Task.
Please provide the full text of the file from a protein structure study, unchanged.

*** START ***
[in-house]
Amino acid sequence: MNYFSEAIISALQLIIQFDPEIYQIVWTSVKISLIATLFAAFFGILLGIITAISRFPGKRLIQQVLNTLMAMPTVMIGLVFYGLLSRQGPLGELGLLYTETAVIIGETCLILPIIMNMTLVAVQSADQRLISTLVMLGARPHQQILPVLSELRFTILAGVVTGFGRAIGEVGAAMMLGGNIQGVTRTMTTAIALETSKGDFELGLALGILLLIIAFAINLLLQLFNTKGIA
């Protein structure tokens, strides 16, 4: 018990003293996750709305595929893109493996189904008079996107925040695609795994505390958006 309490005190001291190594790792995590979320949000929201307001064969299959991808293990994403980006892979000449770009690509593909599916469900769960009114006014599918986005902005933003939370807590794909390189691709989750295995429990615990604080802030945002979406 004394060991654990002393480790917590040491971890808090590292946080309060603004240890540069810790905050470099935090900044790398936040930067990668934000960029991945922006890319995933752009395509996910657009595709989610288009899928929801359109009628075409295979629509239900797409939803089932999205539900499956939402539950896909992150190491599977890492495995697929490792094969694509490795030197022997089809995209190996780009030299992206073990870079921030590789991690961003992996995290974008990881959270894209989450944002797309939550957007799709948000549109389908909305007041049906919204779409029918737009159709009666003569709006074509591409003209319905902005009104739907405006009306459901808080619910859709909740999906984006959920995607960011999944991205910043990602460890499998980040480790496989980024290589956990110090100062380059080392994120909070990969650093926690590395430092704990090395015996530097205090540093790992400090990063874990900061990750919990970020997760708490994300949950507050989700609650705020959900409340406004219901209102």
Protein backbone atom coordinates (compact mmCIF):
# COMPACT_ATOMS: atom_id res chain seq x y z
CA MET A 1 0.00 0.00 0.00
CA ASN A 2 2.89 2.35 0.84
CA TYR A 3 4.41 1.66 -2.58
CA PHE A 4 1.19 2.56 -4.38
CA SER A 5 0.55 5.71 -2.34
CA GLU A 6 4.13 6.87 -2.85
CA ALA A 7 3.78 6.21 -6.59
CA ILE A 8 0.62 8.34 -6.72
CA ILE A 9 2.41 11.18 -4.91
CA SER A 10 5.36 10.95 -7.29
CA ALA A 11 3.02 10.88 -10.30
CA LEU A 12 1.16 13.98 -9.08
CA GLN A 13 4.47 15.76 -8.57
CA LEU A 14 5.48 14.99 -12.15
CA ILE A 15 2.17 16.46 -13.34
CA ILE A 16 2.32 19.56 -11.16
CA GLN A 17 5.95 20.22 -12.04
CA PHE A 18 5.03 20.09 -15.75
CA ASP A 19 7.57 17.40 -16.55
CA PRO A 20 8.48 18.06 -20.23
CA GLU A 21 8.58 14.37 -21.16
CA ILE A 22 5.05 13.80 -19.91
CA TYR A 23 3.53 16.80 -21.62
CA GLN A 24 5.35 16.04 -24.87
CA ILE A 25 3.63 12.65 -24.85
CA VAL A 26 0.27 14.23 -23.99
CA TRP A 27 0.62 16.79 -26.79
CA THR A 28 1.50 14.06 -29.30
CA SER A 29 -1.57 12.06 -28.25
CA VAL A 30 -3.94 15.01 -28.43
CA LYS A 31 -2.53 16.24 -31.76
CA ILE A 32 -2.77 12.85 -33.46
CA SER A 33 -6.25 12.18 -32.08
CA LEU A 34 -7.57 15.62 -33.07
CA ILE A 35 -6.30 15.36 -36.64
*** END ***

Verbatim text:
[in-house]
Amino acid sequence: MNYFSEAIISALQLIIQFDPEIYQIVWTSVKISLIATLFAAFFGILLGIITAISRFPGKRLIQQVLNTLMAMPTVMIGLVFYGLLSRQGPLGELGLLYTETAVIIGETCLILPIIMNMTLVAVQSADQRLISTLVMLGARPHQQILPVLSELRFTILAGVVTGFGRAIGEVGAAMMLGGNIQGVTRTMTTAIALETSKGDFELGLALGILLLIIAFAINLLLQLFNTKGIA
């Protein structure tokens, strides 16, 4: 018990003293996750709305595929893109493996189904008079996107925040695609795994505390958006 309490005190001291190594790792995590979320949000929201307001064969299959991808293990994403980006892979000449770009690509593909599916469900769960009114006014599918986005902005933003939370807590794909390189691709989750295995429990615990604080802030945002979406 004394060991654990002393480790917590040491971890808090590292946080309060603004240890540069810790905050470099935090900044790398936040930067990668934000960029991945922006890319995933752009395509996910657009595709989610288009899928929801359109009628075409295979629509239900797409939803089932999205539900499956939402539950896909992150190491599977890492495995697929490792094969694509490795030197022997089809995209190996780009030299992206073990870079921030590789991690961003992996995290974008990881959270894209989450944002797309939550957007799709948000549109389908909305007041049906919204779409029918737009159709009666003569709006074509591409003209319905902005009104739907405006009306459901808080619910859709909740999906984006959920995607960011999944991205910043990602460890499998980040480790496989980024290589956990110090100062380059080392994120909070990969650093926690590395430092704990090395015996530097205090540093790992400090990063874990900061990750919990970020997760708490994300949950507050989700609650705020959900409340406004219901209102």
Protein backbone atom coordinates (compact mmCIF):
# COMPACT_ATOMS: atom_id res chain seq x y z
CA MET A 1 0.00 0.00 0.00
CA ASN A 2 2.89 2.35 0.84
CA TYR A 3 4.41 1.66 -2.58
CA PHE A 4 1.19 2.56 -4.38
CA SER A 5 0.55 5.71 -2.34
CA GLU A 6 4.13 6.87 -2.85
CA ALA A 7 3.78 6.21 -6.59
CA ILE A 8 0.62 8.34 -6.72
CA ILE A 9 2.41 11.18 -4.91
CA SER A 10 5.36 10.95 -7.29
CA ALA A 11 3.02 10.88 -10.30
CA LEU A 12 1.16 13.98 -9.08
CA GLN A 13 4.47 15.76 -8.57
CA LEU A 14 5.48 14.99 -12.15
CA ILE A 15 2.17 16.46 -13.34
CA ILE A 16 2.32 19.56 -11.16
CA GLN A 17 5.95 20.22 -12.04
CA PHE A 18 5.03 20.09 -15.75
CA ASP A 19 7.57 17.40 -16.55
CA PRO A 20 8.48 18.06 -20.23
CA GLU A 21 8.58 14.37 -21.16
CA ILE A 22 5.05 13.80 -19.91
CA TYR A 23 3.53 16.80 -21.62
CA GLN A 24 5.35 16.04 -24.87
CA ILE A 25 3.63 12.65 -24.85
CA VAL A 26 0.27 14.23 -23.99
CA TRP A 27 0.62 16.79 -26.79
CA THR A 28 1.50 14.06 -29.30
CA SER A 29 -1.57 12.06 -28.25
CA VAL A 30 -3.94 15.01 -28.43
CA LYS A 31 -2.53 16.24 -31.76
CA ILE A 32 -2.77 12.85 -33.46
CA SER A 33 -6.25 12.18 -32.08
CA LEU A 34 -7.57 15.62 -33.07
CA ILE A 35 -6.30 15.36 -36.64